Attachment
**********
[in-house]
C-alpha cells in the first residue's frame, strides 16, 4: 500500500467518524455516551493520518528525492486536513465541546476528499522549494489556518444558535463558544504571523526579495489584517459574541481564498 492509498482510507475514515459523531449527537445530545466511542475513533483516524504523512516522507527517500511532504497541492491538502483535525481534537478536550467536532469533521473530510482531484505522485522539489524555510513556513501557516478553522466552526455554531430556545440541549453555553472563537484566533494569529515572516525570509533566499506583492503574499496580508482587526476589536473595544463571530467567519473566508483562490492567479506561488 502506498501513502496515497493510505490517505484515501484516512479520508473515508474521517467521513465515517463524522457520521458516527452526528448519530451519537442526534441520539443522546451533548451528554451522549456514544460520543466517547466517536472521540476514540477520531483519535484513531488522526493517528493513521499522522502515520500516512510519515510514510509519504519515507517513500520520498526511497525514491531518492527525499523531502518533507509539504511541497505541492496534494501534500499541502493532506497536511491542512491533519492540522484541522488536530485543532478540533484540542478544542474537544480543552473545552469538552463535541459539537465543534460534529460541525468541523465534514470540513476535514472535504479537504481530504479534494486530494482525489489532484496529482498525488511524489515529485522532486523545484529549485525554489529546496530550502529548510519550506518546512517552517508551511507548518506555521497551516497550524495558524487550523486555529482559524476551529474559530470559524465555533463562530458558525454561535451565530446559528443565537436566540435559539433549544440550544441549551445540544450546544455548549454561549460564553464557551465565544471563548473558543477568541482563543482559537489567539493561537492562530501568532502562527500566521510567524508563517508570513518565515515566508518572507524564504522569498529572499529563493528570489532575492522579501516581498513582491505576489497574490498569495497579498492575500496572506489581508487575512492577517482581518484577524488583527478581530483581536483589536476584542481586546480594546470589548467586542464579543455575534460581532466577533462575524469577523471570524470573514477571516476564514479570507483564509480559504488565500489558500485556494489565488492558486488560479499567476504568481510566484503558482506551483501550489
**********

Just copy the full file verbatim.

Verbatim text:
[in-house]
C-alpha cells in the first residue's frame, strides 16, 4: 500500500467518524455516551493520518528525492486536513465541546476528499522549494489556518444558535463558544504571523526579495489584517459574541481564498 492509498482510507475514515459523531449527537445530545466511542475513533483516524504523512516522507527517500511532504497541492491538502483535525481534537478536550467536532469533521473530510482531484505522485522539489524555510513556513501557516478553522466552526455554531430556545440541549453555553472563537484566533494569529515572516525570509533566499506583492503574499496580508482587526476589536473595544463571530467567519473566508483562490492567479506561488 502506498501513502496515497493510505490517505484515501484516512479520508473515508474521517467521513465515517463524522457520521458516527452526528448519530451519537442526534441520539443522546451533548451528554451522549456514544460520543466517547466517536472521540476514540477520531483519535484513531488522526493517528493513521499522522502515520500516512510519515510514510509519504519515507517513500520520498526511497525514491531518492527525499523531502518533507509539504511541497505541492496534494501534500499541502493532506497536511491542512491533519492540522484541522488536530485543532478540533484540542478544542474537544480543552473545552469538552463535541459539537465543534460534529460541525468541523465534514470540513476535514472535504479537504481530504479534494486530494482525489489532484496529482498525488511524489515529485522532486523545484529549485525554489529546496530550502529548510519550506518546512517552517508551511507548518506555521497551516497550524495558524487550523486555529482559524476551529474559530470559524465555533463562530458558525454561535451565530446559528443565537436566540435559539433549544440550544441549551445540544450546544455548549454561549460564553464557551465565544471563548473558543477568541482563543482559537489567539493561537492562530501568532502562527500566521510567524508563517508570513518565515515566508518572507524564504522569498529572499529563493528570489532575492522579501516581498513582491505576489497574490498569495497579498492575500496572506489581508487575512492577517482581518484577524488583527478581530483581536483589536476584542481586546480594546470589548467586542464579543455575534460581532466577533462575524469577523471570524470573514477571516476564514479570507483564509480559504488565500489558500485556494489565488492558486488560479499567476504568481510566484503558482506551483501550489